1: THE WILD PLACES - Duncan Browne
by Dave Roberts
It's odd how pieces of music you haven't heard for many years will suddenly come back into your head as if out of nowhere.
This happened to me recently when I was sitting around, thinking of nothing in particular, and a long-lost track which I'm sure I haven't heard since I played it back in our 'glory days' at the Vaults in Middlewich in 1979, seeped into my consciousness.
It was The Wild Places by Duncan Browne, a record which was never even a hit - other than a 'turntable hit', as we used to say - and which we must only have played, at most, about half a dozen times.
Nothing happened to spark this off.
Nobody mentioned Duncan Browne; nobody said anything about 'wild places', it was all completely out of the blue.
This sort of thing happens to everyone, of course, and quite frequently.
A piece of music floats into your mind, bringing back sensations, feelings and, above all, memories of a time long gone.
But usually that piece of music is something which you've heard many times and has become a part of 'the soundtrack to your life', as we also used to say.
This was something quite different.
We never restricted ourselves to 'disco' music at the Vaults. We played everything that got in to the charts. Stuff like Matchstick Men and Matchstick Cats and Dogs, One Day At A Time and, yes, even Day Trip To Bangor were all fair game.
And we also played records which never made it into the 'BBC and Record Mirror Chart', which we followed religiously at that time.
Steve Wells, who ran what has in more recent years been Chisholm's Newsagents in Wheelock Street, supplied our records and, every Thursday, Steve and I got together and looked through all the new releases to see what we thought might get into the chart and what we thought might not.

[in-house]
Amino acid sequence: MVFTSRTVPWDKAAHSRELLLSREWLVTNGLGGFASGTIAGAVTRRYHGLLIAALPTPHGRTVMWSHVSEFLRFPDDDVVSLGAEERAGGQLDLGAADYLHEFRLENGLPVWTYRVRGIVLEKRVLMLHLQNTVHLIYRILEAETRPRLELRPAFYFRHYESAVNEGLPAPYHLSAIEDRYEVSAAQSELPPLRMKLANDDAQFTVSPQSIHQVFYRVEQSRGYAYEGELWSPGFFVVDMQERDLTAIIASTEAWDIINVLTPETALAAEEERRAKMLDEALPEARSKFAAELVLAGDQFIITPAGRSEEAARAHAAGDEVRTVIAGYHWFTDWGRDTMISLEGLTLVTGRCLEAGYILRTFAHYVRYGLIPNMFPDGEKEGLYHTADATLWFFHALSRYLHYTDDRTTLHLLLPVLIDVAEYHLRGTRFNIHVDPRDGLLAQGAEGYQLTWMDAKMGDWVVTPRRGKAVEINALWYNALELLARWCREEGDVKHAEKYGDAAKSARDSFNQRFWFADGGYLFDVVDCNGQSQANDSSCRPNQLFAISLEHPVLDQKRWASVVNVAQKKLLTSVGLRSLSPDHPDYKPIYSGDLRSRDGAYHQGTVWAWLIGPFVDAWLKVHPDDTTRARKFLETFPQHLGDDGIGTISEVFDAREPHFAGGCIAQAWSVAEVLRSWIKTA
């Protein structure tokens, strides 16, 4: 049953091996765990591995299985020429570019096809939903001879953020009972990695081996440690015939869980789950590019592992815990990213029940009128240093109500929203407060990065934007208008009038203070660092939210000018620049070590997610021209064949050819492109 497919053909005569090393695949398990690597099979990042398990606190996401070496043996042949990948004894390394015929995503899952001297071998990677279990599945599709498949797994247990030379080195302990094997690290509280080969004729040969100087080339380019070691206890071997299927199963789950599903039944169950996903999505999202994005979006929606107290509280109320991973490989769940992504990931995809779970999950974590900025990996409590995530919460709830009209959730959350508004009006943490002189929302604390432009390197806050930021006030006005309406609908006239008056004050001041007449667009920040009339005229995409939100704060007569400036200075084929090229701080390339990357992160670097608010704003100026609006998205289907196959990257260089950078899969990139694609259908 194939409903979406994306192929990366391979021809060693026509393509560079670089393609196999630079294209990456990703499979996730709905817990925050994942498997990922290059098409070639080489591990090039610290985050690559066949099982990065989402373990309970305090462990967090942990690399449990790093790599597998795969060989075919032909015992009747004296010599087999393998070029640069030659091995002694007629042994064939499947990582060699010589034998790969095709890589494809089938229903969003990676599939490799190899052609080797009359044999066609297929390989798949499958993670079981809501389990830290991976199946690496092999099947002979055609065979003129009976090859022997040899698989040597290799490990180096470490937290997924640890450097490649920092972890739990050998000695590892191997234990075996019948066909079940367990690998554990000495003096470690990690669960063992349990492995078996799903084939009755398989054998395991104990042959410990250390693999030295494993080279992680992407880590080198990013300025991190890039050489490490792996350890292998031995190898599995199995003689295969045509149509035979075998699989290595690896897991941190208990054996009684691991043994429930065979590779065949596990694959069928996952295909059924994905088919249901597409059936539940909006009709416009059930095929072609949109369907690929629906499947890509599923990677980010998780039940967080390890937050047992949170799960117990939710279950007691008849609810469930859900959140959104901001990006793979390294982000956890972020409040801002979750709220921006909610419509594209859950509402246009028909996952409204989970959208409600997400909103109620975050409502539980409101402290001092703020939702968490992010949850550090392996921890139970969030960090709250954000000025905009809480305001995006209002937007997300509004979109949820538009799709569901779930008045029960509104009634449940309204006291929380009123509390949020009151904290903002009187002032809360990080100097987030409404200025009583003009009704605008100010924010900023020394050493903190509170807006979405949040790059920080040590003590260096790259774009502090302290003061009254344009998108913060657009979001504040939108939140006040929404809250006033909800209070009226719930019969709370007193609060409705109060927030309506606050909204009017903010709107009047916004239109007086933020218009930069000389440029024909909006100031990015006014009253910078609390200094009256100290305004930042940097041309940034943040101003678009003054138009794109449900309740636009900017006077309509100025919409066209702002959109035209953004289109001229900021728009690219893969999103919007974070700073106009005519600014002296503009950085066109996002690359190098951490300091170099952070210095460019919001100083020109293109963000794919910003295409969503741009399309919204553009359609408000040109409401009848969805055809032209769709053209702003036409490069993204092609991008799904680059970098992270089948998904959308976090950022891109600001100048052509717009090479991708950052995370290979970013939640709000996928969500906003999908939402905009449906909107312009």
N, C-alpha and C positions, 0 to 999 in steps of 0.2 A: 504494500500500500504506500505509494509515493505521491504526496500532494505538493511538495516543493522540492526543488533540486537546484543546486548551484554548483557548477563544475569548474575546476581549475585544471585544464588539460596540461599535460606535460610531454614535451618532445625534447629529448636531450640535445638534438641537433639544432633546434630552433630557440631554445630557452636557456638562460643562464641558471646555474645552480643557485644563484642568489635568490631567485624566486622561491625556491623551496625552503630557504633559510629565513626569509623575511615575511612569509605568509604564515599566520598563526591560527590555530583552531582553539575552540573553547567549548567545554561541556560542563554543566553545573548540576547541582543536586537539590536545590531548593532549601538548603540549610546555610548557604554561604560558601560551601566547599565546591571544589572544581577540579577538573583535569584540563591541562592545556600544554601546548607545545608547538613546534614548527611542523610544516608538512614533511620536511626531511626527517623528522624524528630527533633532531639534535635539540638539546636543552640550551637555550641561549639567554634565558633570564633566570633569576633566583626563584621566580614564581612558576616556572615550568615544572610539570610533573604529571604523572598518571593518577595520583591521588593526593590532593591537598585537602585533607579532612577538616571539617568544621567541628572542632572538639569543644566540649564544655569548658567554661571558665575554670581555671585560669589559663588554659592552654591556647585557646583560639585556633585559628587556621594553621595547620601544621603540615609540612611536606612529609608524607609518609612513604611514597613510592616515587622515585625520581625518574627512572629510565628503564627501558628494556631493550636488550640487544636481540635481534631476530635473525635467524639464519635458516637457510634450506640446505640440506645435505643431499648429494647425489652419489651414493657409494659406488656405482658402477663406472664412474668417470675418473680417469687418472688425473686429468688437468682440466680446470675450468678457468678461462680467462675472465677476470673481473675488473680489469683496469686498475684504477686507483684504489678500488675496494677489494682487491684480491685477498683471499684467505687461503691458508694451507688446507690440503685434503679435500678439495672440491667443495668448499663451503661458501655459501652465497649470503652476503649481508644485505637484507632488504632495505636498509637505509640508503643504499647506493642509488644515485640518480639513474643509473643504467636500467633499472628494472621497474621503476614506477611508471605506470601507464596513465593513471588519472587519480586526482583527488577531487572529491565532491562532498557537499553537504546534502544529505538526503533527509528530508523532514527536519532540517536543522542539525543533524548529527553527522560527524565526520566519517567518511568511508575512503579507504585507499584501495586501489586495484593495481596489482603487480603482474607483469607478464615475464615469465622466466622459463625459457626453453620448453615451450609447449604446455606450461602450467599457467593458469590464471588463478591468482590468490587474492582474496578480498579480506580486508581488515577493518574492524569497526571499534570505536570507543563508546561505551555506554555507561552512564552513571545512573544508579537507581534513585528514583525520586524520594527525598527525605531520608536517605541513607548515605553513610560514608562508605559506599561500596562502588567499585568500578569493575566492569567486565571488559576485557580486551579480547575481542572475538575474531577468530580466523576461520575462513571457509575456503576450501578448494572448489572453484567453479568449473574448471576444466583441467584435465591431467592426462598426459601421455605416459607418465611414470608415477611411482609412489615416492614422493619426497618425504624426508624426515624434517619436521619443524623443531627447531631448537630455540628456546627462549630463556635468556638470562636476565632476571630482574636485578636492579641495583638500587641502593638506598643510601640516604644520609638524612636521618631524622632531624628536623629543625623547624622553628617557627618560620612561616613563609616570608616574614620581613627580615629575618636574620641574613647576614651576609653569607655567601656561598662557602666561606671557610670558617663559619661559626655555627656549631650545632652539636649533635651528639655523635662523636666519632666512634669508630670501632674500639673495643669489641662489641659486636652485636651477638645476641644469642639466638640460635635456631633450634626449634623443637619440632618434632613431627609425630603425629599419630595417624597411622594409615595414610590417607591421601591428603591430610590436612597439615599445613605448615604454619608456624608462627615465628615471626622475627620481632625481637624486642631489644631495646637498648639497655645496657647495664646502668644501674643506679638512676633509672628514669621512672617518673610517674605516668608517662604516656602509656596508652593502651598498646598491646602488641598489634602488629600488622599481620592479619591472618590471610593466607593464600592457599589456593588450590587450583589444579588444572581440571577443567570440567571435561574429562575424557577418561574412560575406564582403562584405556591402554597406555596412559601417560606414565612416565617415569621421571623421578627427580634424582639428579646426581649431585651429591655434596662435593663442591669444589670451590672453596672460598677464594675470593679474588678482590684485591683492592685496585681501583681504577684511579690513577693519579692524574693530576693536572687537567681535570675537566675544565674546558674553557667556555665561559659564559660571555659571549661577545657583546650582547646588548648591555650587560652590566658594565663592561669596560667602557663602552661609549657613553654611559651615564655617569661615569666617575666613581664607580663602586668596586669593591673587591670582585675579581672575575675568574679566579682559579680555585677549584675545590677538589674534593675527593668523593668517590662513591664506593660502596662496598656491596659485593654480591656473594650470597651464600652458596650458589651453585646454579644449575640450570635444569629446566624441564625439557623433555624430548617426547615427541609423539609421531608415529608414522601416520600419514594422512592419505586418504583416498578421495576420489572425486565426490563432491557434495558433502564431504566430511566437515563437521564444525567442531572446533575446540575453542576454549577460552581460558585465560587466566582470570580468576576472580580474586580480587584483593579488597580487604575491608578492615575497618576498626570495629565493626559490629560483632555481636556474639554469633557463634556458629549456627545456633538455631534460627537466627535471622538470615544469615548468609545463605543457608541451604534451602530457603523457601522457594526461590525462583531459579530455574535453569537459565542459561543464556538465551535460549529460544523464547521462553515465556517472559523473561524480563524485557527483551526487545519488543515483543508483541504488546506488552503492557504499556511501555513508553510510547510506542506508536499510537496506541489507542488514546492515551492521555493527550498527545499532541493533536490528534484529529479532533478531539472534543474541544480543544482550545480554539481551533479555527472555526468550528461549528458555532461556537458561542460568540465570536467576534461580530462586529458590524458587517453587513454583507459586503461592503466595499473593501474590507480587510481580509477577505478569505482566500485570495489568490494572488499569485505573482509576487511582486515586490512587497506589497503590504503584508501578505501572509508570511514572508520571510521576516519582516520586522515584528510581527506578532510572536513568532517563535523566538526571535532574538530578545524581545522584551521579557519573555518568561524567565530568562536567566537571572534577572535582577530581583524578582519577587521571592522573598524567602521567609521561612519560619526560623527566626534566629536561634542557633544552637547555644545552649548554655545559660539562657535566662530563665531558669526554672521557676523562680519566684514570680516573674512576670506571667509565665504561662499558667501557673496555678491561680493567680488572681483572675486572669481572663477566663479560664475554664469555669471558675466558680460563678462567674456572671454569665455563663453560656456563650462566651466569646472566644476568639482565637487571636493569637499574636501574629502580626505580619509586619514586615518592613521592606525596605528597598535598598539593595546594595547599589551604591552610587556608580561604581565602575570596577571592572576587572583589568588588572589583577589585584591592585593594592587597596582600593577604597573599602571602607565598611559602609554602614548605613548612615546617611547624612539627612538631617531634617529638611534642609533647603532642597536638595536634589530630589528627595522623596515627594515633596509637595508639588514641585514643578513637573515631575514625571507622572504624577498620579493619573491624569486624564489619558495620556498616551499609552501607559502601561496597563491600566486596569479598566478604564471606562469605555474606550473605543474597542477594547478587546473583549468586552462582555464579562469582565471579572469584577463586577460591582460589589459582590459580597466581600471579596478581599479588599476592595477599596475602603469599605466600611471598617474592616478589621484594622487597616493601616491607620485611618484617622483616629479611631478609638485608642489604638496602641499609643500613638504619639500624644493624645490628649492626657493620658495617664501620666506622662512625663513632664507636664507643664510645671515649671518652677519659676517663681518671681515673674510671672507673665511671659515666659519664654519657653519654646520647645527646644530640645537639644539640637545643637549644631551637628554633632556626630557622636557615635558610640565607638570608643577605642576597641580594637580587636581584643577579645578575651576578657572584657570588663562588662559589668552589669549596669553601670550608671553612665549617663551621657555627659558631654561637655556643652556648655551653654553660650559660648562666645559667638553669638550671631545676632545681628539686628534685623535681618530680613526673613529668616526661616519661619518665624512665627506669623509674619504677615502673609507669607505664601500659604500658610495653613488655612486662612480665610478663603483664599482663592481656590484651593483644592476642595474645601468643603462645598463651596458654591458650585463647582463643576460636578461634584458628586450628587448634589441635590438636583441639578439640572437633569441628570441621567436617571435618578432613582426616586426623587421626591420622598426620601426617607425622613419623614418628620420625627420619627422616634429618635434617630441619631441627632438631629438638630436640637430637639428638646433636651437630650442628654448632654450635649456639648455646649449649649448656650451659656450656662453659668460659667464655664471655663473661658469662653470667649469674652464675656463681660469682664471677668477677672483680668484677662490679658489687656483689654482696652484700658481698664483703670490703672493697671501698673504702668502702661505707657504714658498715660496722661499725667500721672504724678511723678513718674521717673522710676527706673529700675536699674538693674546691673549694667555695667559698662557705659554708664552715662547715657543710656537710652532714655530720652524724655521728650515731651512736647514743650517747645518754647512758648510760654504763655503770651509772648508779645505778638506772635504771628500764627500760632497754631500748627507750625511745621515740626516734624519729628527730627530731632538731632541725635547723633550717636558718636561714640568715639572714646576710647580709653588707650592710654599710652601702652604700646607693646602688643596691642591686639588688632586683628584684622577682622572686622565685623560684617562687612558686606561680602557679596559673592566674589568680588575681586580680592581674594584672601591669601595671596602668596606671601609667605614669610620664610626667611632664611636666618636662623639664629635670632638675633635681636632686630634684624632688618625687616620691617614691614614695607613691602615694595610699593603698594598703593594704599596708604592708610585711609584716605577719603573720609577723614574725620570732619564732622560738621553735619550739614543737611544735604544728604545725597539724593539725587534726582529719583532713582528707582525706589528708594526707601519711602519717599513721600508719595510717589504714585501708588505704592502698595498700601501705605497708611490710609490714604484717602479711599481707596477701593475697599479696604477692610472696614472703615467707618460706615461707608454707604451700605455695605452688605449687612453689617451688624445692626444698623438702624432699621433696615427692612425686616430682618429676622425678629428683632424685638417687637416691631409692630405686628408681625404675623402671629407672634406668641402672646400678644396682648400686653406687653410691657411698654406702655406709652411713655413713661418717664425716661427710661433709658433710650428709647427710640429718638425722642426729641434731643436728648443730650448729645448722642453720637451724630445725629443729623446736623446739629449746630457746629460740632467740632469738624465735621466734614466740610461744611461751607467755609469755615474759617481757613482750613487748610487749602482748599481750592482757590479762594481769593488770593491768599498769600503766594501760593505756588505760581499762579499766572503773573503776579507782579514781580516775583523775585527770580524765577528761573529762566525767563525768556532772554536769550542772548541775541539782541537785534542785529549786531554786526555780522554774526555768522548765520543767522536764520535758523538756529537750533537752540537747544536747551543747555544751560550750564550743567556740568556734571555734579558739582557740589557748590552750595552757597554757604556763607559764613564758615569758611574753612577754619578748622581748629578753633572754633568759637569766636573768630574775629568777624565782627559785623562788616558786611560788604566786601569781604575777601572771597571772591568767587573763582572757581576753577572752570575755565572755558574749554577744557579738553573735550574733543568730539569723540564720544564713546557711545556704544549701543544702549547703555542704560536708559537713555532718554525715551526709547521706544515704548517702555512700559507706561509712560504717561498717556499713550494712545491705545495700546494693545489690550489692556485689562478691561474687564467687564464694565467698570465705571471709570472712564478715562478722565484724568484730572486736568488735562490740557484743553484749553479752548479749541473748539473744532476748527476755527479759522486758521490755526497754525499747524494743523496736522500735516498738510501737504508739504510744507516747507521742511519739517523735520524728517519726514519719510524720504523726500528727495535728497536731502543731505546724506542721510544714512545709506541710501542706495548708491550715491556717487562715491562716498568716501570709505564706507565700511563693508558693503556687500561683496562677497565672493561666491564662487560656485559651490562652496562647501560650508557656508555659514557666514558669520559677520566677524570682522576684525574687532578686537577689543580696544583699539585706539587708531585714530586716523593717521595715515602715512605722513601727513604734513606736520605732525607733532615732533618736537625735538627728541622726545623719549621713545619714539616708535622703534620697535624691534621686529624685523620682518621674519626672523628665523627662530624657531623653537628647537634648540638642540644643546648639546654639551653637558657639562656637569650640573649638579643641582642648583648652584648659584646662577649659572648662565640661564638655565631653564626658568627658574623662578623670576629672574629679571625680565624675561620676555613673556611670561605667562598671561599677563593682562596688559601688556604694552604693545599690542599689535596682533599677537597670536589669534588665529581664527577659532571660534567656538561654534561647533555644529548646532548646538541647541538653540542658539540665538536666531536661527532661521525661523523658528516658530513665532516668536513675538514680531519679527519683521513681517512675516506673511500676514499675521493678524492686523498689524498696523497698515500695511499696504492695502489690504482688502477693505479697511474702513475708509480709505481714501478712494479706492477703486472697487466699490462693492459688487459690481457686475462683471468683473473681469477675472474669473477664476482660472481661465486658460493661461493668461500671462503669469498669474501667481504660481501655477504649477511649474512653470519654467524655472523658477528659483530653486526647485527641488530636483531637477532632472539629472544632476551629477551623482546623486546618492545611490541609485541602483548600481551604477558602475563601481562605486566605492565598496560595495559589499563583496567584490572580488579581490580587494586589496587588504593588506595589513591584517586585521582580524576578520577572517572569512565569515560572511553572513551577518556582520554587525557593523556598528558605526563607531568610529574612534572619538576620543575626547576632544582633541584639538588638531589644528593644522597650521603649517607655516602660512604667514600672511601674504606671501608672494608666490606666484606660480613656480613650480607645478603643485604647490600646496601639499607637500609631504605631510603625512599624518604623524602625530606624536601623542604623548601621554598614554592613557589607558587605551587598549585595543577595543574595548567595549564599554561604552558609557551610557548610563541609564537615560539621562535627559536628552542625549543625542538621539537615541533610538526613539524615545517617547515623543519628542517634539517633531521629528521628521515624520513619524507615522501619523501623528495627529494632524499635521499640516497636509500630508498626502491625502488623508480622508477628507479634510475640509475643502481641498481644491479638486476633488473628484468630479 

Usually we got it right, but sometimes we failed; something which sounded like a sure-fire chart entry would, inexplicably, fail to get anywhere.
So Duncan Browne taking us to The Wild Places is a vivid reminder of those days; an elusive little fragment of a memory which can take us back to a different time - a different era really.
An era when all our music came from 45rpm singles or 33rpm albums (unless, like Cliffy, we were 'wired for sound' and plugged our headphones into our Walkmans - or should that be Walkmen?)
An era when to have coloured lights which flashed in time to the music was still regarded as 'cool'; when a 100 watt amplifier was considered 'massive'; when getting in a stock of Shure styli to ensure against breakages during a rough weekend at the Vaults was a must.
So come back with us now, courtesy of YouTube, to 1979 and hear Duncan Browne and The Wild Places, a rare piece of Dees Disco Solid Gold...